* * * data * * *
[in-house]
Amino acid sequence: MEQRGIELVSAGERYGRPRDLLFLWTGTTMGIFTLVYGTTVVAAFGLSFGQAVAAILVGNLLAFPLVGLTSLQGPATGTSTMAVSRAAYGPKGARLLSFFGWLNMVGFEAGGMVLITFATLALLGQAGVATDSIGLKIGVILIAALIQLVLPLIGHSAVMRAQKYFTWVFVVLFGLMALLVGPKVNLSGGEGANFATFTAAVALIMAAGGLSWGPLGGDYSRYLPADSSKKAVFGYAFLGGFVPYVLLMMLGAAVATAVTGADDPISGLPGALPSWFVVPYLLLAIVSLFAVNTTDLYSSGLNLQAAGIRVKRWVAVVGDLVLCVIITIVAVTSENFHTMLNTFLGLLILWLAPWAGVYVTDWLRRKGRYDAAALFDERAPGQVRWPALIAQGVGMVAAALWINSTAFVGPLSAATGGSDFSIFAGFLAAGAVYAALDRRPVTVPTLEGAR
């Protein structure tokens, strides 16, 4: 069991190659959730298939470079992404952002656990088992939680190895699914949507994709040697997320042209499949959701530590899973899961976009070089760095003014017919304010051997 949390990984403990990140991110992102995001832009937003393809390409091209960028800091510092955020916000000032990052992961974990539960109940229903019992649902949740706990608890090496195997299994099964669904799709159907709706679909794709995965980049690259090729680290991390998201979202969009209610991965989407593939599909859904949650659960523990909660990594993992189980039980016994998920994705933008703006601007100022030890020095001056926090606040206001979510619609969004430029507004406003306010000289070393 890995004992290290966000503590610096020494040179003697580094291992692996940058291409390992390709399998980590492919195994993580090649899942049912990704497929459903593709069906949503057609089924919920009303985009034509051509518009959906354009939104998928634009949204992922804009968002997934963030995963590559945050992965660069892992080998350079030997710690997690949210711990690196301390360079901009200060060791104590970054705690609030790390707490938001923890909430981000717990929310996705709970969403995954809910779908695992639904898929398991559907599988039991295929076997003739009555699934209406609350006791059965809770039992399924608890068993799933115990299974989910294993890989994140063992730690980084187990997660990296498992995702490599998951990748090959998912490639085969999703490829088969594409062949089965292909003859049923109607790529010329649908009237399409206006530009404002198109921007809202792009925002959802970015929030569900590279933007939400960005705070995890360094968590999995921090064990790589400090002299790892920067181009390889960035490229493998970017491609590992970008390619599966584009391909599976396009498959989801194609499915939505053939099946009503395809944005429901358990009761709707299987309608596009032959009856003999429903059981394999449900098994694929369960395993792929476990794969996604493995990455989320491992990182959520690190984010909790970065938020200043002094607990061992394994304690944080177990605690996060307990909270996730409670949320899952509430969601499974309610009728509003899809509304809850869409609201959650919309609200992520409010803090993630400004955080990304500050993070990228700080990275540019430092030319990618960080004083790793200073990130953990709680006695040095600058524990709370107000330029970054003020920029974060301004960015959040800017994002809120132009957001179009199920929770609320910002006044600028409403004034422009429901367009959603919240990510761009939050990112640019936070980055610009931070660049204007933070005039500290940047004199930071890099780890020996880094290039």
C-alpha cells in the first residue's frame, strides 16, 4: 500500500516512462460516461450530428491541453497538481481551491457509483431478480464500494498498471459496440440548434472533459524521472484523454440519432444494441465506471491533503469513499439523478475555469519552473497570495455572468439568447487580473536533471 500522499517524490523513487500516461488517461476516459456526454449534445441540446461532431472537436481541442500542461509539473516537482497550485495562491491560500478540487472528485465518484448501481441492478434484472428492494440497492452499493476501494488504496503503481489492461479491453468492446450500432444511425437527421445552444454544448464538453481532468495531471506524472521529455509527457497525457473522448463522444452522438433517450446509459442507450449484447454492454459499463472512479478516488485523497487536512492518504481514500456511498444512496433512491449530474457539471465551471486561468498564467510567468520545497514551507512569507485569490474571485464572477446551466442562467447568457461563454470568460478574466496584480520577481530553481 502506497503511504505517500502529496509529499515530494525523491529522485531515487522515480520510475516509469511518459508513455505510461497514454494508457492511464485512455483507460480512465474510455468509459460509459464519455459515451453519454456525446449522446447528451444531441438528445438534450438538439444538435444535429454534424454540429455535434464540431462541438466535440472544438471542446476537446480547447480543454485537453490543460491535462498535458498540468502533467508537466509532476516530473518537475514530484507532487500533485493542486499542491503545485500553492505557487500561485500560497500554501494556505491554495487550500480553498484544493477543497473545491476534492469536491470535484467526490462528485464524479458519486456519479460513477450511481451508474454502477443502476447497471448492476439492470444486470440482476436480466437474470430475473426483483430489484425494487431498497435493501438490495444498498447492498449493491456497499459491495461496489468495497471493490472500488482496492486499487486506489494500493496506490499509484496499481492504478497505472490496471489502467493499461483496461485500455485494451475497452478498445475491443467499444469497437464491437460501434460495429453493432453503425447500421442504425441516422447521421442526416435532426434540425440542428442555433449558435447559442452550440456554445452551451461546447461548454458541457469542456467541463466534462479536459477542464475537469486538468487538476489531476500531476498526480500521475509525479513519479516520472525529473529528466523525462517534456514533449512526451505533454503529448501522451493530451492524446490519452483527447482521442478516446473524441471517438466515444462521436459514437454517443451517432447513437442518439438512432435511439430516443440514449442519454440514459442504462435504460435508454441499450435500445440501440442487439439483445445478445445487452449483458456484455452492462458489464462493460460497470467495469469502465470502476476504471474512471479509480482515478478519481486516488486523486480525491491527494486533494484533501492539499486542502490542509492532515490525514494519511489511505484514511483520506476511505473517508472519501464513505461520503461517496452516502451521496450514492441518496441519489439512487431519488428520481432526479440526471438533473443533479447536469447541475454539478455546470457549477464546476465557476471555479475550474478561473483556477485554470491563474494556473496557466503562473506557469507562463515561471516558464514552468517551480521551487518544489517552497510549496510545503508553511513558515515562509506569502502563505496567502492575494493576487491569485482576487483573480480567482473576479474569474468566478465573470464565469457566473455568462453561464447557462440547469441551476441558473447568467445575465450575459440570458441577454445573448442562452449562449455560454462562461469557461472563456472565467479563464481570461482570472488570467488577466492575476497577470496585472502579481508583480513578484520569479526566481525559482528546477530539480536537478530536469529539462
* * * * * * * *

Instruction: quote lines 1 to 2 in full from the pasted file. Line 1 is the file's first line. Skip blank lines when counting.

[in-house]
Amino acid sequence: MEQRGIELVSAGERYGRPRDLLFLWTGTTMGIFTLVYGTTVVAAFGLSFGQAVAAILVGNLLAFPLVGLTSLQGPATGTSTMAVSRAAYGPKGARLLSFFGWLNMVGFEAGGMVLITFATLALLGQAGVATDSIGLKIGVILIAALIQLVLPLIGHSAVMRAQKYFTWVFVVLFGLMALLVGPKVNLSGGEGANFATFTAAVALIMAAGGLSWGPLGGDYSRYLPADSSKKAVFGYAFLGGFVPYVLLMMLGAAVATAVTGADDPISGLPGALPSWFVVPYLLLAIVSLFAVNTTDLYSSGLNLQAAGIRVKRWVAVVGDLVLCVIITIVAVTSENFHTMLNTFLGLLILWLAPWAGVYVTDWLRRKGRYDAAALFDERAPGQVRWPALIAQGVGMVAAALWINSTAFVGPLSAATGGSDFSIFAGFLAAGAVYAALDRRPVTVPTLEGAR